Shortness of Breath
Shortness of breath, or dyspnea, is a feeling of difficult or labored breathing that is out of proportion to the patient's level of physical activity. It is a symptom of a variety of different diseases or disorders and may be either acute or chronic.
The experience of dyspnea depends on its severity and underlying causes. The feeling itself results from a combination of impulses relayed to the brain from nerve endings in the lungs, rib cage, chest muscles, or diaphragm, combined with the patient's perception and interpretation of the sensation. In some cases, the patient's sensation of breathlessness is intensified by anxiety about its cause. Patients describe dyspnea variously as unpleasant shortness of breath, a feeling of increased effort or tiredness in moving the chest muscles, a panicky feeling of being smothered, or a sense of tightness or cramping in the chest wall.
Causes and symptoms
ACUTE DYSPNEA. Acute dyspnea with sudden onset is a frequent cause of emergency room visits. Most cases of acute dyspnea involve pulmonary (lung and breathing) disorders, cardiovascular disease, or chest trauma.
PULMONARY DISORDERS. Pulmonary disorders that can cause dyspnea include airway obstruction by a foreign object, swelling due to infection, or anaphylactic shock; acute pneumonia; hemorrhage from the lungs; or severe bronchospasms associated with asthma.
CARDIOVASCULAR DISEASE. Acute dyspnea can be caused by disturbances of the heart rhythm, failure of the left ventricle, mitral valve (a heart valve) dysfunction, or an embolus (a clump of tissue, fat, or gas) that is blocking the pulmonary circulation. Most pulmonary emboli (blood clots) originate in the deep veins of the lower legs and eventually migrate to the pulmonary artery.
TRAUMA. Chest injuries, both closed injuries and penetrating wounds, can cause pneumothorax (the presence of air inside the chest cavity), bruises, or fractured ribs. Pain from these injuries results in dyspnea. The impact of the driver's chest against the steering wheel in auto accidents is a frequent cause of closed chest injuries.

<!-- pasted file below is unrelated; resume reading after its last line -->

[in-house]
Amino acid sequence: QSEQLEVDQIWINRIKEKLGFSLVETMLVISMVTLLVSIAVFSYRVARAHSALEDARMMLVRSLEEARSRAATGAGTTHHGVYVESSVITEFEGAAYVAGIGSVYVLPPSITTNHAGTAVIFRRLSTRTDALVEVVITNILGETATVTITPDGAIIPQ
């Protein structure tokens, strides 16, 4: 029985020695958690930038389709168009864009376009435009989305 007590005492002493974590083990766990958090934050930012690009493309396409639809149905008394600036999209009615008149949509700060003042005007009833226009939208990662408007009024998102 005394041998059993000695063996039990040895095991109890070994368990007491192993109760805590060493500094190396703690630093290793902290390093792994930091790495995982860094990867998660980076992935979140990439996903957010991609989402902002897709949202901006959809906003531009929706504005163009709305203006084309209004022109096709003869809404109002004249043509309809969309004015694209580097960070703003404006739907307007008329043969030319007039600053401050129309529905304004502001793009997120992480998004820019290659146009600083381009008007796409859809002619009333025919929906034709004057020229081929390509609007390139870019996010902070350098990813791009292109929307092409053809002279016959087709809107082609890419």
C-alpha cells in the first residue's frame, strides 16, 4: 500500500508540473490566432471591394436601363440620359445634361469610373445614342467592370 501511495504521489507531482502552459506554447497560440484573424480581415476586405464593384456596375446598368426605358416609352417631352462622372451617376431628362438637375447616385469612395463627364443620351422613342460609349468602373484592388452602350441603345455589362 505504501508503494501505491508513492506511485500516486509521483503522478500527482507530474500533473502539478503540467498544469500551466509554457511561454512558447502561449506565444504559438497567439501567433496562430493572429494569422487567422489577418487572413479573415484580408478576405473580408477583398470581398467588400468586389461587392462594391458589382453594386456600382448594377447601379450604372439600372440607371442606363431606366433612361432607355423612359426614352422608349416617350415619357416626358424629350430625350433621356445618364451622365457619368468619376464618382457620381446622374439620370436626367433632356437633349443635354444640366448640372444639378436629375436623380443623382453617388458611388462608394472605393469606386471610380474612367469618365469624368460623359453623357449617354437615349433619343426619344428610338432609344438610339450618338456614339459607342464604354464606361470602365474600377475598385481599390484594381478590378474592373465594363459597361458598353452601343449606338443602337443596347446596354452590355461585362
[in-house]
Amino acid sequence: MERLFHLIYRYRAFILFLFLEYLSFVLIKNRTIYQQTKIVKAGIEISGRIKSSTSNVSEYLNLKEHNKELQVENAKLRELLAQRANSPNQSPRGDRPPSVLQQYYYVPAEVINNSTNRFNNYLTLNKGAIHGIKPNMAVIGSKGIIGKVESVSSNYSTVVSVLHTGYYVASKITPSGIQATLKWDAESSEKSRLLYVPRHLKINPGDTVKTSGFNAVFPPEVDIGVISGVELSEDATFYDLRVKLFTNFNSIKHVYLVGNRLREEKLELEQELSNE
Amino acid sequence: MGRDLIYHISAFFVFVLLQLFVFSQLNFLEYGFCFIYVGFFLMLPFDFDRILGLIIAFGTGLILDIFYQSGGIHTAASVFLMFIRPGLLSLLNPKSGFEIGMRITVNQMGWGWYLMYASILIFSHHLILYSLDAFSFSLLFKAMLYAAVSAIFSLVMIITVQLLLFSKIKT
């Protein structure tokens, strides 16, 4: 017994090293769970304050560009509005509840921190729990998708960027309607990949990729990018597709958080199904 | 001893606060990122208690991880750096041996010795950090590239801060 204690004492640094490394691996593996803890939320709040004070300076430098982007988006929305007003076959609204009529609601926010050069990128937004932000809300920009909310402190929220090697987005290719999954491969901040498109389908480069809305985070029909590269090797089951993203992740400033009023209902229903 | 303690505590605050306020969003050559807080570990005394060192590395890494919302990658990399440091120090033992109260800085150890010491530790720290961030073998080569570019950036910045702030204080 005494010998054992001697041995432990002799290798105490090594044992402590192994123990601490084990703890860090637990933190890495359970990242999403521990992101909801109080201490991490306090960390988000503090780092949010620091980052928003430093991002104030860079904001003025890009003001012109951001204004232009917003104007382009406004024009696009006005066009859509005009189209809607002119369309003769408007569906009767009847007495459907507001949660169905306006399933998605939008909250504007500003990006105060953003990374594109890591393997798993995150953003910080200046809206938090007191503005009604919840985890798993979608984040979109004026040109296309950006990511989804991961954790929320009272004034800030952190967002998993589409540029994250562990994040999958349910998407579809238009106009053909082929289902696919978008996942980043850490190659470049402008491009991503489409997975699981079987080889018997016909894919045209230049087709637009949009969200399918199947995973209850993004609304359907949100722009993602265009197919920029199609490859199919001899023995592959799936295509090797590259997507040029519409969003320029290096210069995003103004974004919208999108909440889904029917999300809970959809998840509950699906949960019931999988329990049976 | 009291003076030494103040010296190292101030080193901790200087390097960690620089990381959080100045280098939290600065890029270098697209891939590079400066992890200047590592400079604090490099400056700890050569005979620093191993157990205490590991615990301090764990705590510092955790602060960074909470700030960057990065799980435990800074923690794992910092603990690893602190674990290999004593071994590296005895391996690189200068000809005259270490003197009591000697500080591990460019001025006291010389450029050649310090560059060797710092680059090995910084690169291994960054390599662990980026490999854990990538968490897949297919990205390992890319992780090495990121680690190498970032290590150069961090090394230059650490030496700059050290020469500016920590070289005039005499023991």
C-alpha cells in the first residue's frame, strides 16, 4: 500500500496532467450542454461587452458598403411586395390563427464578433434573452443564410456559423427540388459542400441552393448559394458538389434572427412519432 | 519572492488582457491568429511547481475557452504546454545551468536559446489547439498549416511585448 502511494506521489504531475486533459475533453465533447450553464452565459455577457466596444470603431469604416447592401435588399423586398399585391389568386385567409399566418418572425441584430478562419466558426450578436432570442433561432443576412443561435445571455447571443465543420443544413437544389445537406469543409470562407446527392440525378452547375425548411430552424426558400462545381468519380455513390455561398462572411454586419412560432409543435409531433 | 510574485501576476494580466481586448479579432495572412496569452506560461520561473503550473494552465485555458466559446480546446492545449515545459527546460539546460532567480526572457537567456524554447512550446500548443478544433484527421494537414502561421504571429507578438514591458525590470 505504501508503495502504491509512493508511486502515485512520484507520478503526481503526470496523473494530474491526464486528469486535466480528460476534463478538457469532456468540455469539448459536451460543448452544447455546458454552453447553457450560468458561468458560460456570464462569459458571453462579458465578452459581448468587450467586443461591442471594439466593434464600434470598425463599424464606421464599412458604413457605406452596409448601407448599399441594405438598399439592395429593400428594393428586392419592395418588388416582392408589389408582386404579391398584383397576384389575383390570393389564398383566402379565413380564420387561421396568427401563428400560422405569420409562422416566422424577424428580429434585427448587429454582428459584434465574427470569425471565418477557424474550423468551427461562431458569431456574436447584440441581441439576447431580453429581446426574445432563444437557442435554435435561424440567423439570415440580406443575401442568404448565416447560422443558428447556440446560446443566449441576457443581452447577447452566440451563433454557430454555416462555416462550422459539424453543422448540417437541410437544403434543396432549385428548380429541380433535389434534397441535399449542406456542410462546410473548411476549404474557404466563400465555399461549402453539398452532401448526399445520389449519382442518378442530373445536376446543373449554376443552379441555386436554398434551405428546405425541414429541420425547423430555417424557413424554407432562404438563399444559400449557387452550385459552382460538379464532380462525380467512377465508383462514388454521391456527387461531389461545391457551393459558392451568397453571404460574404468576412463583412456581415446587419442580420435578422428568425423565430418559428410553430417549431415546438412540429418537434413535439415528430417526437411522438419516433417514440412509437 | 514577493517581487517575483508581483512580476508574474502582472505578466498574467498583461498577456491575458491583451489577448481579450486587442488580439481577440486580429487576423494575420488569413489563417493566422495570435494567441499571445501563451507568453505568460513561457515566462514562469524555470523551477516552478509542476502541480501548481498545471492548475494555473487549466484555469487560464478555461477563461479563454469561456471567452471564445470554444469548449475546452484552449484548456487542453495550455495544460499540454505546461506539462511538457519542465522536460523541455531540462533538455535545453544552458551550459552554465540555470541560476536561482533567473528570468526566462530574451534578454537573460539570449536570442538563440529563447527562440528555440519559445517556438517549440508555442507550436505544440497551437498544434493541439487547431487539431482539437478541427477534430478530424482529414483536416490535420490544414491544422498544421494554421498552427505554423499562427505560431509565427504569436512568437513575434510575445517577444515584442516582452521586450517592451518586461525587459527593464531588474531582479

OTHER CAUSES. Anxiety attacks sometimes cause acute dyspnea; they may or may not be associated with chest pain. Anxiety attacks are often accompanied by hyperventilation, which is a breathing pattern characterized by abnormally rapid and deep breaths. Hyperventilation raises the oxygen level in the blood, causing chest pain and dizziness.
The treatment of chronic dyspnea depends on the underlying disorder. Asthma can often be managed with a combination of medications to reduce airway spasms and removal of allergens from the patient's environment. COPD requires both medication, lifestyle changes, and long-term physical rehabilitation. Anxiety disorders are usually treated with a combination of medication and psychotherapy. GERD can usually be managed with antacids, other medications, and dietary changes. There are no permanent cures for myasthenia gravis or muscular dystrophy.
Tumors and certain types of chest deformities can be treated surgically.
The patient's history provides the doctor with such necessary information as a history of gastroesophageal reflux disease (GERD), asthma, or other allergic conditions; the presence of chest pain as well as difficulty breathing; recent accidents or recent surgery; information about smoking habits; the patient's baseline level of physical activity and exercise habits; and a psychiatric history of panic attacks or anxiety disorders.
ASSESSMENT OF BODY POSITION. How a person's body position affects his/her dyspnea symptoms sometimes gives hints as to the underlying cause of the disorder. Dyspnea that is worse when the patient is sitting up is called platypnea and indicates the possibility of liver disease. Dyspnea that is worse when the patient is lying down is called orthopnea, and is associated with heart disease or paralysis of the diaphragm. Paroxysmal nocturnal dyspnea (PND) refers to dyspnea that occurs during sleep and forces the patient to awake gasping for breath. It is usually relieved if the patient sits up or stands. PND may point to dysfunction of the left ventricle of the heart, hypertension, or narrowing of the mitral valve.
The doctor will examine the patient's chest in order to determine the rate and depth of breathing, the effort required, the condition of the patient's breathing muscles, and any evidence of chest deformities or trauma. He or she will listen for wheezing, stridor, or signs of fluid in the lungs. If the patient has a fever, the doctor will look for other signs of pneumonia. The doctor will check the patient's heart functions, including blood pressure, pulse rate, and the presence of heart murmurs or other abnormal heart sounds. If the doctor suspects a blood clot in one of the large veins leading to the heart, he or she will examine the patient's legs for signs of swelling.